You can read more about Miyares’ comments about the General Assembly in my article on AOC’s views on the Virginia elections in this article.
Miyares also mentioned how he plans to investigate the Loudoun County School Board for rape incidents that a boy wearing a skirt and entering the woman’s bathroom has committed. The boy has been found guilty of an incident from May 28 in one school and his court date for a separate incident at another school is upcoming.
Earlier on Thursday, the attorney general-elect held a press conference in Richmond, where he further discussed the need for an investigation. He later emphasized to Townhall he is a big believer in “accountability and transparency in government.” Miyares raised concern with “systematic failures on all levels” and wants to know what the school board knew and when they knew it.
Exit polls revealed that education was one of the top issues for voters in the gubernatorial race. Among those who said it was a top issue in a Fox News exit poll, 70 percent of them voted for Governor-Elect Glenn Youngkin, also a Republican. Miyares shared that that “in governor races, where Republicans win, there’s usually something that captures the imagination with the public,” as he listed examples such as Jim Gilmore’s no car tax and Bob McDonnell with jobs.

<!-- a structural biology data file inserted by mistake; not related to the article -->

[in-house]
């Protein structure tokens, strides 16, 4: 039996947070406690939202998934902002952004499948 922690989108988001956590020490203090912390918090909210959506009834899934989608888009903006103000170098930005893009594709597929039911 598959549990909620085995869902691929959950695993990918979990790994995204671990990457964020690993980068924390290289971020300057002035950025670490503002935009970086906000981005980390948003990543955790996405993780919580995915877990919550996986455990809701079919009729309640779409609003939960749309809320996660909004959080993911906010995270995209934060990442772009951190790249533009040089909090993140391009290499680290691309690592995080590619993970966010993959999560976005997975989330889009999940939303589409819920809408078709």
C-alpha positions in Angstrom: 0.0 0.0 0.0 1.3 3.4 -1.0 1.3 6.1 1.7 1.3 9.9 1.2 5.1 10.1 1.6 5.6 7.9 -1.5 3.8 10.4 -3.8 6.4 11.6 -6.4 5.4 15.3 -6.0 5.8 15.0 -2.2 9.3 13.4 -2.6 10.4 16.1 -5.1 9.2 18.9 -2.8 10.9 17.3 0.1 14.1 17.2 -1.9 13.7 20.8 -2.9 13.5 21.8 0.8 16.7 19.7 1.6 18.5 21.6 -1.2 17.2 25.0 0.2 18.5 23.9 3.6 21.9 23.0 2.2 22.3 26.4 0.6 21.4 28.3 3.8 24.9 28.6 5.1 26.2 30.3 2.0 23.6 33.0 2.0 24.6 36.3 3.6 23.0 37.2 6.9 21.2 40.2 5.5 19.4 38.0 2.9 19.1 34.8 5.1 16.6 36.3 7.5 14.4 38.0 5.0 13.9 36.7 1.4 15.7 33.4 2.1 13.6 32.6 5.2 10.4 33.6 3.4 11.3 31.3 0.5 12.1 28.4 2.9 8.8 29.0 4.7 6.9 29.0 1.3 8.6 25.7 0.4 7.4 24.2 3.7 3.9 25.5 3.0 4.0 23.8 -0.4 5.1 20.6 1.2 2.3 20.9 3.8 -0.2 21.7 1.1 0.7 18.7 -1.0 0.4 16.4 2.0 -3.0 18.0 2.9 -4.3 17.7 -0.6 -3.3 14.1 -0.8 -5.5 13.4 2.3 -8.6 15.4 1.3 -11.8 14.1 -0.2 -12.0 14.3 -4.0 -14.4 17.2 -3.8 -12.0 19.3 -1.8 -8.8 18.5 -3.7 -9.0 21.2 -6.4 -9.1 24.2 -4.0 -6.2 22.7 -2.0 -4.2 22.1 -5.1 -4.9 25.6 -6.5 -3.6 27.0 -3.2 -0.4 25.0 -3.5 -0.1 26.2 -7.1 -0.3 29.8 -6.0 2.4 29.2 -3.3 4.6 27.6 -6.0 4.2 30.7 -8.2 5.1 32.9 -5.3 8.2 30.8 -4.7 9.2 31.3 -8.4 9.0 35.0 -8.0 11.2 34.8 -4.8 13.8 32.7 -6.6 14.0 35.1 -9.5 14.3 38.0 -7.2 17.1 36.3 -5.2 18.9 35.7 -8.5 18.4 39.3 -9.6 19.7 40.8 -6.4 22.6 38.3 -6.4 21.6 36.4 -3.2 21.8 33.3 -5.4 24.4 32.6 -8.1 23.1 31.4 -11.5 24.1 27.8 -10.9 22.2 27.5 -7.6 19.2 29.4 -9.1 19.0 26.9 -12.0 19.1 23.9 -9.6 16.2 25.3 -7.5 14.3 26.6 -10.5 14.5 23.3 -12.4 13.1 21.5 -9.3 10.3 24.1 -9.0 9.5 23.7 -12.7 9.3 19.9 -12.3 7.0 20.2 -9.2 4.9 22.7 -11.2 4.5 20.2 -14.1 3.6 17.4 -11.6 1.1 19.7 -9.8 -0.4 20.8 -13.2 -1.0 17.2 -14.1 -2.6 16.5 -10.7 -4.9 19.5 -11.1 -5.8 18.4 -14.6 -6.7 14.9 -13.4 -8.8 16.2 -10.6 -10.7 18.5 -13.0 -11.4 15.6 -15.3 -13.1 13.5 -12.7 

For Youngkin, thanks to Democratic gubernatorial nominee Terry McAuliffe’s shocking claims during the second debate that “I don’t think parents should be telling schools what they should teach,” Miyares explained, it became “Parents Matter.” He also highlighted the “Parents for Youngkin.” When it comes to how school boards and state governments were dismissive of parents, Miyares noted that the lesson to learn there is “be dismissive of parents at your own peril.”
Miyares, Sears, and Youngkin, will be inaugurated on January 15, 2022. Youngkin also met with Ralph Northam (D-VA), the current governor of Virginia, to discuss the transition.
LifeNews Note: Rebecca Downs writes for TownHall, where this column originally appeared.